Cost of Living in The UAE

Last year saw a dramatic decrease in the cost of living in many cities in the UAE and in the 2012 Mercer cost of living survey no cities in the UAE featured in the top ten most expensive cities in which to live; Abu Dhabi (76) overtook Dubai (94) in the rankings and became the most expensive city in the United Arab Emirates.

One of the biggest benefits to expatriates of living in Dubai is the low taxation and this has a positive impact on the cost of a number of items, including vehicles, electronic goods and local produce. Utilities are also slightly cheaper here than they are in many countries as a result of government subsidies on electricity, water and gas.

As with many cities, accommodation will represent the biggest cost that expatriates face but, according to Mercer, accommodation costs in the region are decreasing: “The trend of falling accommodation costs continues across the Middle East region, driving the cities down the ranking along with the cost of living for expats. Dubai in particular is witnessing a drastic reduction in accommodation costs as the supply of property keeps flooding the rental market.”

Expatriates living in the UAE who search out luxury goods or international brand names will also need to be prepared to pay higher prices for those items.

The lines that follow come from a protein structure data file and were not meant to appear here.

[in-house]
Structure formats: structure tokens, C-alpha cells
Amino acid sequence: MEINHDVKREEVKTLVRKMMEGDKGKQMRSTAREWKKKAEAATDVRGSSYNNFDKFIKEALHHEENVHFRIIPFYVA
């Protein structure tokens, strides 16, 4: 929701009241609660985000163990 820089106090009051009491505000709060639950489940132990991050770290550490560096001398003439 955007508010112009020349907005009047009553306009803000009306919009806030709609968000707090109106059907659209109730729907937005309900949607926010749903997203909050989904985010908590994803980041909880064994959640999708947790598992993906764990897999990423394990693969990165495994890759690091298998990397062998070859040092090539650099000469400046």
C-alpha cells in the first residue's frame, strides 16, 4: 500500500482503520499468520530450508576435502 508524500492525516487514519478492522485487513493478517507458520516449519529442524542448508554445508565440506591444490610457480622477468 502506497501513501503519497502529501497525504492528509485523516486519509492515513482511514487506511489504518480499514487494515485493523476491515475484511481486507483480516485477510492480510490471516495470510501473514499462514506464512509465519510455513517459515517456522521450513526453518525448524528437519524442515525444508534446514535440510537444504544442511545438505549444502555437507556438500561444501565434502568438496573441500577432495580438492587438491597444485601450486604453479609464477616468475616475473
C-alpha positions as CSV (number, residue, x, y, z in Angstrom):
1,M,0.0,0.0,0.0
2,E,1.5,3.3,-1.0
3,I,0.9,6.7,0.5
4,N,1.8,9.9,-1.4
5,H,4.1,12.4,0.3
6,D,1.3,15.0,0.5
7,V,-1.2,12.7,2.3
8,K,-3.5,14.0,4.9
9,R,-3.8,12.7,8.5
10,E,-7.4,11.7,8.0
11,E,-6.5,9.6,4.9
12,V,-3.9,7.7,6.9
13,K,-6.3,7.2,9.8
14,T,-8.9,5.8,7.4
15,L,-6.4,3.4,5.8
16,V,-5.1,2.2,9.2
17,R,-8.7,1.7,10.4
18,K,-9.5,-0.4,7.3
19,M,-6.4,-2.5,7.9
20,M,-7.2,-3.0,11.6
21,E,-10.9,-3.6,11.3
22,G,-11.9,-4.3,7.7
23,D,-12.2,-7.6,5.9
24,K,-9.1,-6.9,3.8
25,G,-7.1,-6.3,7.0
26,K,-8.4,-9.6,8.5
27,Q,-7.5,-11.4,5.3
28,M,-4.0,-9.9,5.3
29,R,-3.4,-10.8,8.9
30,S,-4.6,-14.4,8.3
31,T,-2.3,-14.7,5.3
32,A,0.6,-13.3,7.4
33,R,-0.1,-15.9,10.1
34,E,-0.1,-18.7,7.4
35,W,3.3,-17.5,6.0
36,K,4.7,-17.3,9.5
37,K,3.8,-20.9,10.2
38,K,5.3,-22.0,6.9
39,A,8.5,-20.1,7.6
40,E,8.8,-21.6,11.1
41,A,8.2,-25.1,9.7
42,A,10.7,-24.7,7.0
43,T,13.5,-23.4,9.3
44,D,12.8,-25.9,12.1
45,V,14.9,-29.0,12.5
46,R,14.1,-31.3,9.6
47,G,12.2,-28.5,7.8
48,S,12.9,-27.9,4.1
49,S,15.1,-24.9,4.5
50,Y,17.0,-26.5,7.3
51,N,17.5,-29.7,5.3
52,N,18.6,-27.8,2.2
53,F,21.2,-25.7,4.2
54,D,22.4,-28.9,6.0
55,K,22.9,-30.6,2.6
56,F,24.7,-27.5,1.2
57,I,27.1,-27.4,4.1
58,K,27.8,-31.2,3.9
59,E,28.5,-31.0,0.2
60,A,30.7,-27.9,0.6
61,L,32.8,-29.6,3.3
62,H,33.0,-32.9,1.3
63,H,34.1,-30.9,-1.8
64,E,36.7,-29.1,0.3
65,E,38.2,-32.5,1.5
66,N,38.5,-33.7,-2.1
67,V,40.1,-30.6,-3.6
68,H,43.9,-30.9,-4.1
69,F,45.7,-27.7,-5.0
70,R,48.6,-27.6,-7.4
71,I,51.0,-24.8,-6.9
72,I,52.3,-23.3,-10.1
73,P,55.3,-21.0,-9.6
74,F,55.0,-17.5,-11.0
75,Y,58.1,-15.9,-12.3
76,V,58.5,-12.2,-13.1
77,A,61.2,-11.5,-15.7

Our relocation guide contains detailed living costs across different types of lifestyles and living options. Because our guides are written by expats who live and work in the countries themselves, you can be assured that the information is accurate, reliable and up to date.

Language

The official language of the UAE is Arabic but English is widely spoken and the majority of expats living in the UAE do not experience any difficulties communicating with the locals.

Climate

Sub-tropical and arid. Temperatures range from over 50 degrees C in summer (April to September) through to -15 degrees in the evenings. Sand storms occasionally occur.

Living in The UAE: Expat Job and Career Opportunities

In recent years, through a program that is known as Emiratisation, the UAE government has placed significant pressure of companies to assist them to reduce unemployment amongst nationals. This has led to a reduction in opportunities for foreign workers and it can be very difficult to secure work. The majority of expats who are based here are on international contracts that were secured whilst in their home countries.

Key Facts Every Expat Should Know About Living in The UAE

  1. If you hold an Israeli passport or if your passport has entry/exit stamps from Israel, you will probably not be permitted to enter any UAE country.
  2. A permit is necessary for the purchase of alcohol from registered vendors. No alcohol at all is permitted in the Emirate of Sharjah.
  3. There is no free state education for those living in the UAE who are not UAE nationals.
  4. Many rental accommodation contracts are for at least one year and many landlords will request that the full year’s rent is paid in advance. If you leave the country before the end of the year the likelihood is that you will not get the money back.
  5. If anyone in the UAE requests to keep your passport, e.g. a hotel or your company, you should always say no. They don’t have the authority by law to keep possession of your passport.